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FX remittances quadruple to $1.3 billion in February – CBN



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The Central Bank of Nigeria (CBN) has said overseas remittances into the country rose to $1.3 billion in February 2024 compared to $300 million in the preceding month.

Mrs. Hakama Sidi Ali, the Bank’s Acting Director of Corporate Communications, disclosed in a press briefing in Abuja.

The CBN also reported a significant rise in foreign inflows in February 2024, driven by higher remittance payments from Nigerians living abroad and a spike in the purchase of naira assets by foreign portfolio investors.

She noted foreign investors purchased over $1 billion of Nigerian assets last month, with the total portfolio flows for the early part of 2024 reaching at least $2.3 billion, compared to the $3.9 billion recorded for the whole year in 2023.

The surge in foreign exchange inflows has continued into March 2024, attributed to the recent adjustments in benchmark interest rates which have heightened investor interest in short-term sovereign debt.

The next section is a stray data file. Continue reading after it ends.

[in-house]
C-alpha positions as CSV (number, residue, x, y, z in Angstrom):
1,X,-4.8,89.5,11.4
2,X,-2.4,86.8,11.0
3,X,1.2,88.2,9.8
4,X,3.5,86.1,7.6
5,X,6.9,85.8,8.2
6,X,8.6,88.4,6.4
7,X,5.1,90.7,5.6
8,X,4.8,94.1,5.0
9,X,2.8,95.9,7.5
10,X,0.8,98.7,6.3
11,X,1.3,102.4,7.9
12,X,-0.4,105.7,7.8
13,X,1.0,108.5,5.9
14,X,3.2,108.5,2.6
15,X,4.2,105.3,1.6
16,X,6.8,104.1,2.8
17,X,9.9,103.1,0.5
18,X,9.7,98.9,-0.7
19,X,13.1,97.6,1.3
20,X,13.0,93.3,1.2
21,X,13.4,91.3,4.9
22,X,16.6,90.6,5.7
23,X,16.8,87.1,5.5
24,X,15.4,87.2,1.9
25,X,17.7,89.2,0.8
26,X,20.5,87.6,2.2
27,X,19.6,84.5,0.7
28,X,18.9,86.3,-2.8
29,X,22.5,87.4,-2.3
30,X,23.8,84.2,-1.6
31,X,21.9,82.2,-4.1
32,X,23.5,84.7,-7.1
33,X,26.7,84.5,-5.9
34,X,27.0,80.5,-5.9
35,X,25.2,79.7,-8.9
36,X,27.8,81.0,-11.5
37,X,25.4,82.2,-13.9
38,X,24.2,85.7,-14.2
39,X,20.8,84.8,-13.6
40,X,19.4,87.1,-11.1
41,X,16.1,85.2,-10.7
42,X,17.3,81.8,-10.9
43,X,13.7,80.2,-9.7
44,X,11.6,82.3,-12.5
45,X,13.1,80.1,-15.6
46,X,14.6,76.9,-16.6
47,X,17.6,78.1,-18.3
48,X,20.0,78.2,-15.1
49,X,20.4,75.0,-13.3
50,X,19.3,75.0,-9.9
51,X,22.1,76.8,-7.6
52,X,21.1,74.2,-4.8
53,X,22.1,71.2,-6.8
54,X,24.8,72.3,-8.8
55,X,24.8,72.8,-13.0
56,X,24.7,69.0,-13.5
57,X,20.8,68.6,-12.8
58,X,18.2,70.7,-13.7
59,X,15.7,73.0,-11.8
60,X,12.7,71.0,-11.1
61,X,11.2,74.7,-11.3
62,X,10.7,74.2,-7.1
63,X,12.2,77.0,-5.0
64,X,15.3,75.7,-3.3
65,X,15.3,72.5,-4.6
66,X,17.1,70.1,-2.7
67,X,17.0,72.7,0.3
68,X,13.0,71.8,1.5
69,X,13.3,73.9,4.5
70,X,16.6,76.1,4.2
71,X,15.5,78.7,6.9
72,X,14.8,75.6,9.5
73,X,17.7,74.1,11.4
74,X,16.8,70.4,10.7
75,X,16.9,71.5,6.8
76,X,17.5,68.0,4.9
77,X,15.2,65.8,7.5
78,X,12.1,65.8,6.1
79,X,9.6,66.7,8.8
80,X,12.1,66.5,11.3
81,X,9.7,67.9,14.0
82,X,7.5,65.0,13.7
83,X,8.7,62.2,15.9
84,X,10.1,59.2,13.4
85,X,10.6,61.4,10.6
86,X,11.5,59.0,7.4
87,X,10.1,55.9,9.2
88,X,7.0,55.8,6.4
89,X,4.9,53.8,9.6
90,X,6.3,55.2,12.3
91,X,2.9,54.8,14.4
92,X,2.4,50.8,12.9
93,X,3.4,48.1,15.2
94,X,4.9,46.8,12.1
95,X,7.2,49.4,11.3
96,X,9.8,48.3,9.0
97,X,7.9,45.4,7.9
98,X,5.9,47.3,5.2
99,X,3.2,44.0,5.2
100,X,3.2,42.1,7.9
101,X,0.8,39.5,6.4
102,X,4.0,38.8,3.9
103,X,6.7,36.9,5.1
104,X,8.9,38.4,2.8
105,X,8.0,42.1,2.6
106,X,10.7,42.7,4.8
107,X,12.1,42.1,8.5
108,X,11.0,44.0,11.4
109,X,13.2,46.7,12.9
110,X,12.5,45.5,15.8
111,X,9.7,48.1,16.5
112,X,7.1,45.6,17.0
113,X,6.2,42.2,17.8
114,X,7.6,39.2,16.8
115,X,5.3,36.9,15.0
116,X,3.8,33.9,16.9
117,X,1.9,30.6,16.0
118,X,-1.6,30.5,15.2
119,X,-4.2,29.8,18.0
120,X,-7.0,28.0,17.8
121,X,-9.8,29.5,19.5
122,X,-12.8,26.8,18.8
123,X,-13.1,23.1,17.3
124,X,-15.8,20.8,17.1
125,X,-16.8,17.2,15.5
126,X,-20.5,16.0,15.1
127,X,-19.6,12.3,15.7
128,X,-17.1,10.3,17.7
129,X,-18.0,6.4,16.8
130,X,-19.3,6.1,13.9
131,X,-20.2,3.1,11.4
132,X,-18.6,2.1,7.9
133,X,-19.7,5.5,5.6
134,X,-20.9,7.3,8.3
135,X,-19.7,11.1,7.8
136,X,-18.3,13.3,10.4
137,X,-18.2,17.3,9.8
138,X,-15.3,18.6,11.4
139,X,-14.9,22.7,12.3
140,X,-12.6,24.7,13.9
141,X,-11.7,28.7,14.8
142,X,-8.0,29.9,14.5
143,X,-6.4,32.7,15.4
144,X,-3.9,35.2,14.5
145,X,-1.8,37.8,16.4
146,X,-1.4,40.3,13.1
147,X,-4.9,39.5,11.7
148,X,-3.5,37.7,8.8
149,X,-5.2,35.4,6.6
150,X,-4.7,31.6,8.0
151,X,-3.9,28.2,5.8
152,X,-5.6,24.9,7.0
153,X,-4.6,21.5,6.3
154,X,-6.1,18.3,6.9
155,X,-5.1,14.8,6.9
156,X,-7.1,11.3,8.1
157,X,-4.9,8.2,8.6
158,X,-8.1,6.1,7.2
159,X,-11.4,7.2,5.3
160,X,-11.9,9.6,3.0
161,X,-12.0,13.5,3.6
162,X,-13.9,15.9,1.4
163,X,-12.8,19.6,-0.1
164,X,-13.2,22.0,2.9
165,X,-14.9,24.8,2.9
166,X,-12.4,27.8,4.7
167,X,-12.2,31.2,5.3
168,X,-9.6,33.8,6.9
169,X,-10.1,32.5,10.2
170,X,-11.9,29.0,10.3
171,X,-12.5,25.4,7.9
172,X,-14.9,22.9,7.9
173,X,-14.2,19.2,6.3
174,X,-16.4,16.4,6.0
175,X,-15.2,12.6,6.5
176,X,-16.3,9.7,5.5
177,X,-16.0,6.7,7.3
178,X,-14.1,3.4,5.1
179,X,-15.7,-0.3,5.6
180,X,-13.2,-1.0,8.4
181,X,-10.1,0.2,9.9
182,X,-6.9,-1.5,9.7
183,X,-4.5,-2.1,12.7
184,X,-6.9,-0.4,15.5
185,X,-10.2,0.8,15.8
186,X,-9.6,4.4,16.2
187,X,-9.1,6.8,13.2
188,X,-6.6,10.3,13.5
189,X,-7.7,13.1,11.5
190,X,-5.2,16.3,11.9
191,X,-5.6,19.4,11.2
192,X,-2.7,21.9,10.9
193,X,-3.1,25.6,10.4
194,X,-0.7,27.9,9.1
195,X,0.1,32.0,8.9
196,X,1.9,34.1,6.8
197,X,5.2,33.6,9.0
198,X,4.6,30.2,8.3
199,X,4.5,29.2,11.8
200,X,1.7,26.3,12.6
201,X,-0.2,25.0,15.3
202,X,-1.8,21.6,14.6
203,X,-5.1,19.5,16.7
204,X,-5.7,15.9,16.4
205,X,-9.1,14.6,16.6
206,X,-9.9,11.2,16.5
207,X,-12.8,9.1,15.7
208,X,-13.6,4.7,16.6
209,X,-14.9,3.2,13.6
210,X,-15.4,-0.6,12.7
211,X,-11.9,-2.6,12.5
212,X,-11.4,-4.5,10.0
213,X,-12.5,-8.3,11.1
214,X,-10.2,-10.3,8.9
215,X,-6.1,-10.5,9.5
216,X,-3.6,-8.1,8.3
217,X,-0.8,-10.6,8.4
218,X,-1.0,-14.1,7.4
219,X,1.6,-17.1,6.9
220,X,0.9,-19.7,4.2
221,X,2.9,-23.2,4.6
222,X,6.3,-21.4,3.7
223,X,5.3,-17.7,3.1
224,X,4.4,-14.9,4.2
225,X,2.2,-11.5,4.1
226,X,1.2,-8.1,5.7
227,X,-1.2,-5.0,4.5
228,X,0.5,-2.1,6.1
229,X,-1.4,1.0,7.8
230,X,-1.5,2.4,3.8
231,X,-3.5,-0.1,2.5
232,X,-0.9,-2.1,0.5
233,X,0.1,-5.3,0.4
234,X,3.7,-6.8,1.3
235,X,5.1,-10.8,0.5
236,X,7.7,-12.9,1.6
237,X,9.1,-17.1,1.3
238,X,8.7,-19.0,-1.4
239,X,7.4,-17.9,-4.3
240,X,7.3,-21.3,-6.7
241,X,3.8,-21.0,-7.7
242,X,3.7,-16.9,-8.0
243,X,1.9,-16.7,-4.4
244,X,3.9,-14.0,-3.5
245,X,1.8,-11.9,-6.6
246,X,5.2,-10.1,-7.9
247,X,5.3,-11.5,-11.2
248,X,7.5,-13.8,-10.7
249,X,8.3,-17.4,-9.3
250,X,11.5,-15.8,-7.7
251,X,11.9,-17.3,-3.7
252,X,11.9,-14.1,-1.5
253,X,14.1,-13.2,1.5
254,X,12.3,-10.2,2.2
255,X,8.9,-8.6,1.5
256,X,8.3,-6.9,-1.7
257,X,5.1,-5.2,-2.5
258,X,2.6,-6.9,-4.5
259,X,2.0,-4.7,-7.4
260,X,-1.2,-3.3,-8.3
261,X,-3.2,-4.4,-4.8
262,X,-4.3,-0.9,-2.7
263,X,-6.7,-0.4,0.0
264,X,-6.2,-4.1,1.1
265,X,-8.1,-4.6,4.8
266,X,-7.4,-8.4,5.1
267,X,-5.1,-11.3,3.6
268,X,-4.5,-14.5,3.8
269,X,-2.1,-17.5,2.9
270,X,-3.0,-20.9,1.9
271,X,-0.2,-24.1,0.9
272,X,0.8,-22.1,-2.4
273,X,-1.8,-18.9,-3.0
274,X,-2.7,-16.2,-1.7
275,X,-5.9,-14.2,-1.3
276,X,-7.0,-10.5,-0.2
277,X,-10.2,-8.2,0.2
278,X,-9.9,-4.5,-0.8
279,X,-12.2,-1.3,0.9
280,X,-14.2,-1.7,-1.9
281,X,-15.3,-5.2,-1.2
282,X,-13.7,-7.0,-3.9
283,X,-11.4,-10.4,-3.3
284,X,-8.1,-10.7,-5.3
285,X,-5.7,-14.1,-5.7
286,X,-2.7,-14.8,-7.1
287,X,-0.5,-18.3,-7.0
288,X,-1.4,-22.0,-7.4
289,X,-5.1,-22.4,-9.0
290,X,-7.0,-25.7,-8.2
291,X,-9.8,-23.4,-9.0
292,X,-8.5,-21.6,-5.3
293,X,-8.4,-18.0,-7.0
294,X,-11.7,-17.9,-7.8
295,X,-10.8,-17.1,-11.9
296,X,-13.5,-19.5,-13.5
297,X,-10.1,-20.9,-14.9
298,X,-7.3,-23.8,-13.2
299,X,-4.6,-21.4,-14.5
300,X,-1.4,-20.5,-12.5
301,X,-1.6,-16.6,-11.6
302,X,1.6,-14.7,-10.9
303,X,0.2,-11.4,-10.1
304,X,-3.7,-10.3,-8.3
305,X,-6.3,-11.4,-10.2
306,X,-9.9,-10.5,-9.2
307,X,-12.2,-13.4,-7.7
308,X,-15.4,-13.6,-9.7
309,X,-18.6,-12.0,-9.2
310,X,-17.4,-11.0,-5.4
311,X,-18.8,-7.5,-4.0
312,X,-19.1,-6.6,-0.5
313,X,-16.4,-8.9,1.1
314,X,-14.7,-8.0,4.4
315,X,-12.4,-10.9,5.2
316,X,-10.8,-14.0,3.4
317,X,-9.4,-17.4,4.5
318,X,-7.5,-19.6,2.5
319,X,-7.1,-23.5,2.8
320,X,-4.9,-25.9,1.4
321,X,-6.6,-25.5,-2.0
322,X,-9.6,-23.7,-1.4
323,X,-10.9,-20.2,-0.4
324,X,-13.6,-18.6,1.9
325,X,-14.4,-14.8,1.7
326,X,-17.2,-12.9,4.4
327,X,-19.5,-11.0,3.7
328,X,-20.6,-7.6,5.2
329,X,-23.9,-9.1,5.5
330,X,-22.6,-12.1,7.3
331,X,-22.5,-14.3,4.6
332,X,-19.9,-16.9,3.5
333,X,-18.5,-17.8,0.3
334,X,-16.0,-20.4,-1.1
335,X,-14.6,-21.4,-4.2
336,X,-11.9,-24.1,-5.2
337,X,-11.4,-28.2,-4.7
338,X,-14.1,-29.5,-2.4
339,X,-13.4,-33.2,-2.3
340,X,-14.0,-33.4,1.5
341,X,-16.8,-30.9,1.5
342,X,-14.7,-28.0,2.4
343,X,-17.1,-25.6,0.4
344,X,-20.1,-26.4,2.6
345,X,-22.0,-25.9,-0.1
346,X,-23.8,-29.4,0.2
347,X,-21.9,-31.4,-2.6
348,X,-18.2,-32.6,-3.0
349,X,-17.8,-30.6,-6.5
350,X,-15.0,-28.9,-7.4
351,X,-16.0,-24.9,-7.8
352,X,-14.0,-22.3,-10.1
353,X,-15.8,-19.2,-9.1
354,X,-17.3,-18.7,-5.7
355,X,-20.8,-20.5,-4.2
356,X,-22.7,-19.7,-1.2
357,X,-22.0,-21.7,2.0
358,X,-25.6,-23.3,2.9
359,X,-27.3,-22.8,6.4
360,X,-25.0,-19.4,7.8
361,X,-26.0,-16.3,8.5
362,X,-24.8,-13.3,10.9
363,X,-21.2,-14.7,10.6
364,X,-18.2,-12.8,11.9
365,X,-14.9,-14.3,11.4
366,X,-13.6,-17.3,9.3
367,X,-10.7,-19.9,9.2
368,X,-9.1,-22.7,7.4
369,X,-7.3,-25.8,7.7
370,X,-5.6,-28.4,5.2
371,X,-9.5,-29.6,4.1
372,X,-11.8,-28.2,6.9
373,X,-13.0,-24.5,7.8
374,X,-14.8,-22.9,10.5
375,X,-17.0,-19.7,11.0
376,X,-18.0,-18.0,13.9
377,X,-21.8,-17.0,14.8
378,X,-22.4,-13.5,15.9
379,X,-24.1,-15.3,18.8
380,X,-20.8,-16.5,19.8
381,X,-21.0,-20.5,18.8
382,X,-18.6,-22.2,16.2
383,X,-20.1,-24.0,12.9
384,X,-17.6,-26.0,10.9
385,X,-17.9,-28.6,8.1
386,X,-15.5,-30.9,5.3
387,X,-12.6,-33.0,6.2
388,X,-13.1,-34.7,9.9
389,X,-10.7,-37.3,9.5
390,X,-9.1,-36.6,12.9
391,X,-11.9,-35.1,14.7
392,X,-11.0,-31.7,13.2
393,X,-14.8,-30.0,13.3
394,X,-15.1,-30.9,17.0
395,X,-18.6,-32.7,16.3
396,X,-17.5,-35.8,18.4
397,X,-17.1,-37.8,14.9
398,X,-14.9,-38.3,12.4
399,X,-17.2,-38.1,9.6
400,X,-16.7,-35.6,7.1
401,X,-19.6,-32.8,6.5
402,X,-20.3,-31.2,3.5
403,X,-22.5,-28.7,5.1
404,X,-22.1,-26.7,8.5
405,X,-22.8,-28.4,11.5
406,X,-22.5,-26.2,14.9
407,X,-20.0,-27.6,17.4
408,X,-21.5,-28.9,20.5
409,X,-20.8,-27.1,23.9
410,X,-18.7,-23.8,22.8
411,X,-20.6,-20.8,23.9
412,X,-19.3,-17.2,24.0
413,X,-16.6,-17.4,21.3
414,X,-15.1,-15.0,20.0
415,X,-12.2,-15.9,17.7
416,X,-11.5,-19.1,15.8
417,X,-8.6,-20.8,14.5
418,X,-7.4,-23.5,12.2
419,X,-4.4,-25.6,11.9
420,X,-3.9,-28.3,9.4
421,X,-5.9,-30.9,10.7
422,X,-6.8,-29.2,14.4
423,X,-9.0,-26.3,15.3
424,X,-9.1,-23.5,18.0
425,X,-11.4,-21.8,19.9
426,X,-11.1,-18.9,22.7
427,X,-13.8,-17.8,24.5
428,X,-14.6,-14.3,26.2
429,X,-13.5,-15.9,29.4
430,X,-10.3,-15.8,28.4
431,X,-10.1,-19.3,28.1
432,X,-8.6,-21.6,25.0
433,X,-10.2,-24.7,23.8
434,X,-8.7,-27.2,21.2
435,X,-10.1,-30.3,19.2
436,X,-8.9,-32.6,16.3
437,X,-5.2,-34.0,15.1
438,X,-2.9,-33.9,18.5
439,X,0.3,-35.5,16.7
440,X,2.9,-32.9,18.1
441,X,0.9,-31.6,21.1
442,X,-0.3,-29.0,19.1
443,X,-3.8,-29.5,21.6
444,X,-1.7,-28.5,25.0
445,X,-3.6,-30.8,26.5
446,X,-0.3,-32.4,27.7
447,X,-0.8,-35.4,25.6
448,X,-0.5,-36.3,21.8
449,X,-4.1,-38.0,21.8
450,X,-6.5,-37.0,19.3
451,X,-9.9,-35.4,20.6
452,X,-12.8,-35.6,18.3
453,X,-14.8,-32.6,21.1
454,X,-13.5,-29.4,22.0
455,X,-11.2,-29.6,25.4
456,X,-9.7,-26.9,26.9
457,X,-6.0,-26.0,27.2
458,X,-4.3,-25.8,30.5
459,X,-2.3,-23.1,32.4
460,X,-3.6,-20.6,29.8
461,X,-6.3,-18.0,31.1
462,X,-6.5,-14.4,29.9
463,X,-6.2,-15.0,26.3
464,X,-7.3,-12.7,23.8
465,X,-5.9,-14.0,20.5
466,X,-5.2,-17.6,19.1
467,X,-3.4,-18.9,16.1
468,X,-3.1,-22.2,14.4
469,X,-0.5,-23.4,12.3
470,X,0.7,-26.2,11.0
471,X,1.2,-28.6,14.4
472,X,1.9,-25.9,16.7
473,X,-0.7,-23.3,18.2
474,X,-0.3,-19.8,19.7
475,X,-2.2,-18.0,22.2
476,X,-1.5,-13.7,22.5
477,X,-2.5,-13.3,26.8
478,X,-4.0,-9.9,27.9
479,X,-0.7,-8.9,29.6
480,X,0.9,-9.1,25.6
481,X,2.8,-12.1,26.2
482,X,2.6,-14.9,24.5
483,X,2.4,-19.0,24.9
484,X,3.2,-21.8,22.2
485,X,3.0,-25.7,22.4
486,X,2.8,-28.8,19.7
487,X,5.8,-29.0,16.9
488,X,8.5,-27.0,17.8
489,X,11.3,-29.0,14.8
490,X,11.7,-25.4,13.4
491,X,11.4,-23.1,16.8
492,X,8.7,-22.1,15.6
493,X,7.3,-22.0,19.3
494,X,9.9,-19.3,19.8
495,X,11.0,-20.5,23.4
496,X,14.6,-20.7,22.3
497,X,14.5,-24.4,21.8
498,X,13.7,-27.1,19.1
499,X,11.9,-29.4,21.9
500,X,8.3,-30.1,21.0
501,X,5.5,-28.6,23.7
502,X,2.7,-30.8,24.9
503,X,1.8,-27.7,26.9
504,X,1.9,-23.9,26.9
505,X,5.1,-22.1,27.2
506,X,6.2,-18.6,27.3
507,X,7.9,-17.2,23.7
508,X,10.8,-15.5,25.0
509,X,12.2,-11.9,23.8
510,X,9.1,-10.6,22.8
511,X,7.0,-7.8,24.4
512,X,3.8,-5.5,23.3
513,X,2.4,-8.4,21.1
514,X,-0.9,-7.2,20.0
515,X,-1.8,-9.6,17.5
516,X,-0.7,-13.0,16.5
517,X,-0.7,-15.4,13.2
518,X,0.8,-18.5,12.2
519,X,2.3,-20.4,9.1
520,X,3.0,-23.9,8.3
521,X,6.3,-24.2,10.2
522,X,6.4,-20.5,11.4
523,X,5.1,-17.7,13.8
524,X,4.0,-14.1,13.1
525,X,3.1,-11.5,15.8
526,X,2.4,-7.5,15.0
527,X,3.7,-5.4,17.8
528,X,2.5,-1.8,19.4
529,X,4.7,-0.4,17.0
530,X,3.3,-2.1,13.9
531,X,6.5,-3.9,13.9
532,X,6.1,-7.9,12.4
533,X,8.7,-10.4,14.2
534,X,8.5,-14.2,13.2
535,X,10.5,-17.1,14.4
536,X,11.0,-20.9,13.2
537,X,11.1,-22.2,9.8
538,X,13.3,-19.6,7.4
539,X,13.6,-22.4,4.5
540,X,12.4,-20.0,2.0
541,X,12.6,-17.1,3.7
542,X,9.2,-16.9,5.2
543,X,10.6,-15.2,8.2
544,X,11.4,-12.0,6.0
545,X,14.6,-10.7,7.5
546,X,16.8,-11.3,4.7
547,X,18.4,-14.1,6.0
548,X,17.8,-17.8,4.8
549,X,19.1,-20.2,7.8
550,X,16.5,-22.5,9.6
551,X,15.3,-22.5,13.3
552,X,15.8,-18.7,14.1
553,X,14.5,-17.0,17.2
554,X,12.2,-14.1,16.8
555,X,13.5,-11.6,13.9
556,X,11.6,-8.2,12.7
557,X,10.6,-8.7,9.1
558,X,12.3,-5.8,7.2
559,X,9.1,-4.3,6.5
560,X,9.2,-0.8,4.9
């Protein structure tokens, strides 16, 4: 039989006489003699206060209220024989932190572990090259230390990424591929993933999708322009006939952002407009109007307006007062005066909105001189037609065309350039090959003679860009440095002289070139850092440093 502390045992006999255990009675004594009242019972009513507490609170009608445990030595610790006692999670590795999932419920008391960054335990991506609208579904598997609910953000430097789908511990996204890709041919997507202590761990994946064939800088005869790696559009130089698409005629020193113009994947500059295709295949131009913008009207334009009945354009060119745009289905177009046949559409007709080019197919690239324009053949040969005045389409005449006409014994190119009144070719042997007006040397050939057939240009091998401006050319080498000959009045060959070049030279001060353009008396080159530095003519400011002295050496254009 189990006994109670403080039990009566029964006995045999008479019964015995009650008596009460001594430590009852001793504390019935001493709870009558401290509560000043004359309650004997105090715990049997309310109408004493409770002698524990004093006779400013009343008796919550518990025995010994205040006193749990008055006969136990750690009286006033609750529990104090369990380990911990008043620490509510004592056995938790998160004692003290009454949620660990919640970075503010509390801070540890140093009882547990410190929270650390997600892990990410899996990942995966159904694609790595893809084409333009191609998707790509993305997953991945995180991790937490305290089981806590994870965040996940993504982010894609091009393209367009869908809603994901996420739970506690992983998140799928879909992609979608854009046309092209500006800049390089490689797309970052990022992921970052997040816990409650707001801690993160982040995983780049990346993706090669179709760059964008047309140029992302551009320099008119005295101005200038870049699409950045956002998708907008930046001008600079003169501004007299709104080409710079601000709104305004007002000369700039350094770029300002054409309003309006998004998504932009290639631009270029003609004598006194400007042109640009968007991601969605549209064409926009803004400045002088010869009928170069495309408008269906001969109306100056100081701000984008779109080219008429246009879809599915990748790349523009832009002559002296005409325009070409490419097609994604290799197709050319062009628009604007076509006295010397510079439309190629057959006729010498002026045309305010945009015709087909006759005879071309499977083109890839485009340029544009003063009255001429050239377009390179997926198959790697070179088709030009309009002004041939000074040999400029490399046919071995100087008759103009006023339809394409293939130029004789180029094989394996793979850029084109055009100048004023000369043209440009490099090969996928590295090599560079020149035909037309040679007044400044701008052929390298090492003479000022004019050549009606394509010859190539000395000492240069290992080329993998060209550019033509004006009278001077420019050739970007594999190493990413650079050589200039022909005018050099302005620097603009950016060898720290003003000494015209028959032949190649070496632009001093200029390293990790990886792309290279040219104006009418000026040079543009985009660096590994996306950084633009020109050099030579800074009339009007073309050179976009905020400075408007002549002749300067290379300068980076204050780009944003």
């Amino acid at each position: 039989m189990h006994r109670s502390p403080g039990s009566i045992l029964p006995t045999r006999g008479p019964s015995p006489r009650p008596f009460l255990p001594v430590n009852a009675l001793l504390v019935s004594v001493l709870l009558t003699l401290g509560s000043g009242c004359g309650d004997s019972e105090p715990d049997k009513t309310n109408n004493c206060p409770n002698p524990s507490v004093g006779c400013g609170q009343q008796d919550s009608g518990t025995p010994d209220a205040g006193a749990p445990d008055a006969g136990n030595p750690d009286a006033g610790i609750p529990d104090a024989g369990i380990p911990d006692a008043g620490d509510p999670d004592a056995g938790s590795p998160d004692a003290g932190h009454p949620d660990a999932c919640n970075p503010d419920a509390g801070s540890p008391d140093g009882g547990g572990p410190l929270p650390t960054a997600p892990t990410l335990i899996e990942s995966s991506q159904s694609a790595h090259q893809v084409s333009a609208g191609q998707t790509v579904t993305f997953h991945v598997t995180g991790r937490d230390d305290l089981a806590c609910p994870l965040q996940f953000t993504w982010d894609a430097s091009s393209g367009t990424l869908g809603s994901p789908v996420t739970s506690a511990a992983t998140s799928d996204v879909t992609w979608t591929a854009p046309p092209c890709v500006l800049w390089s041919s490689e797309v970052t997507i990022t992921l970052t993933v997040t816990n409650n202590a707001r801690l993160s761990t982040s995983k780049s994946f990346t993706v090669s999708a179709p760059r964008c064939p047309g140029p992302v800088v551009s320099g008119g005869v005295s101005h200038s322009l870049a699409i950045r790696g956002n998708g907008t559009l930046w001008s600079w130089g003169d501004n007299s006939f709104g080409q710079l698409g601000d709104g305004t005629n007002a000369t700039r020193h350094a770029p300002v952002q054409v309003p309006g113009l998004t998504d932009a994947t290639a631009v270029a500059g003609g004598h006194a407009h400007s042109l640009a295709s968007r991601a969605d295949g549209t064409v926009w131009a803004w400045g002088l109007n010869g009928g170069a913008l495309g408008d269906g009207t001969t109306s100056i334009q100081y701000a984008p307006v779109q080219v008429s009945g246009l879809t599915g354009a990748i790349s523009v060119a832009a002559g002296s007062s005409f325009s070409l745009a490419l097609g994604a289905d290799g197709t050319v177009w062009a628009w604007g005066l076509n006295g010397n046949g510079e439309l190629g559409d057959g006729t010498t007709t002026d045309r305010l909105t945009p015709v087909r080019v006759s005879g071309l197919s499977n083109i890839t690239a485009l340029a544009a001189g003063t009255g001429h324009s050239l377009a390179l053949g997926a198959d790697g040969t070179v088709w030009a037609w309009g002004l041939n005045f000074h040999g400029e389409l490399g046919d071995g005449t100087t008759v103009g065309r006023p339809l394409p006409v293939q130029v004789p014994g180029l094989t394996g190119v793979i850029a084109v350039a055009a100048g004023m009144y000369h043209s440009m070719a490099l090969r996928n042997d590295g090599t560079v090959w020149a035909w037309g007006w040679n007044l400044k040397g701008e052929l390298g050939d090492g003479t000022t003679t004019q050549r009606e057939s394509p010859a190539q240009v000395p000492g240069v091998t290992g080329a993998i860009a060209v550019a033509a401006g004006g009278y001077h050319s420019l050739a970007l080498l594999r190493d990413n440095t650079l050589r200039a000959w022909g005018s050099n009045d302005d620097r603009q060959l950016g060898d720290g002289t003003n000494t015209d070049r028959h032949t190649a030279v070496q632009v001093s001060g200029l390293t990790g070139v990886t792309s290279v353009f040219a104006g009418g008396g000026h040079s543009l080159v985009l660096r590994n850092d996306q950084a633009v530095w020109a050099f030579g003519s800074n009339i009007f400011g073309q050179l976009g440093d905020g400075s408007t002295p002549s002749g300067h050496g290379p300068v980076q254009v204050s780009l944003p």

According to the statement, Sidi Ali said:

“The Bank’s data indicates that overseas remittances rose to US$1.3 billion in February 2024, more than four times the US$300 million received in January.
“Foreign investors purchased more than US$1 billion of Nigerian assets last month, with total portfolio flows of at least US$2.3 billion recorded thus far in 2024 compared to US$ 3.9 billion seen in total for last year.”

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The scarcity of dollars in the domestic market has significantly contributed to the currency’s weakness. The central bank has been actively addressing this issue by urging Nigerians residing abroad to repatriate their funds through official channels, aiming to stabilise the currency.

Part of the reforms the CBN has introduced includes clearing the backlog of forex obligations which the CBN noted would be fully cleared in a few days.

Also, the apex bank has mooted establish singular foreign currency (FCY) gateway bank that will centralise all correspondent banking activities and provide incentives to individuals who hold foreign currencies outside the formal banking system.

Other measures include investigating and resolving FX backlogs, restricting forex allocation for overseas education and medical trips, augmenting the minimum share capital for BDCs, and targeting FX market speculators. 

Through these reforms, the CBN is steadfast in its commitment to stabilizing the naira and enhancing the overall health of Nigeria’s foreign exchange market.

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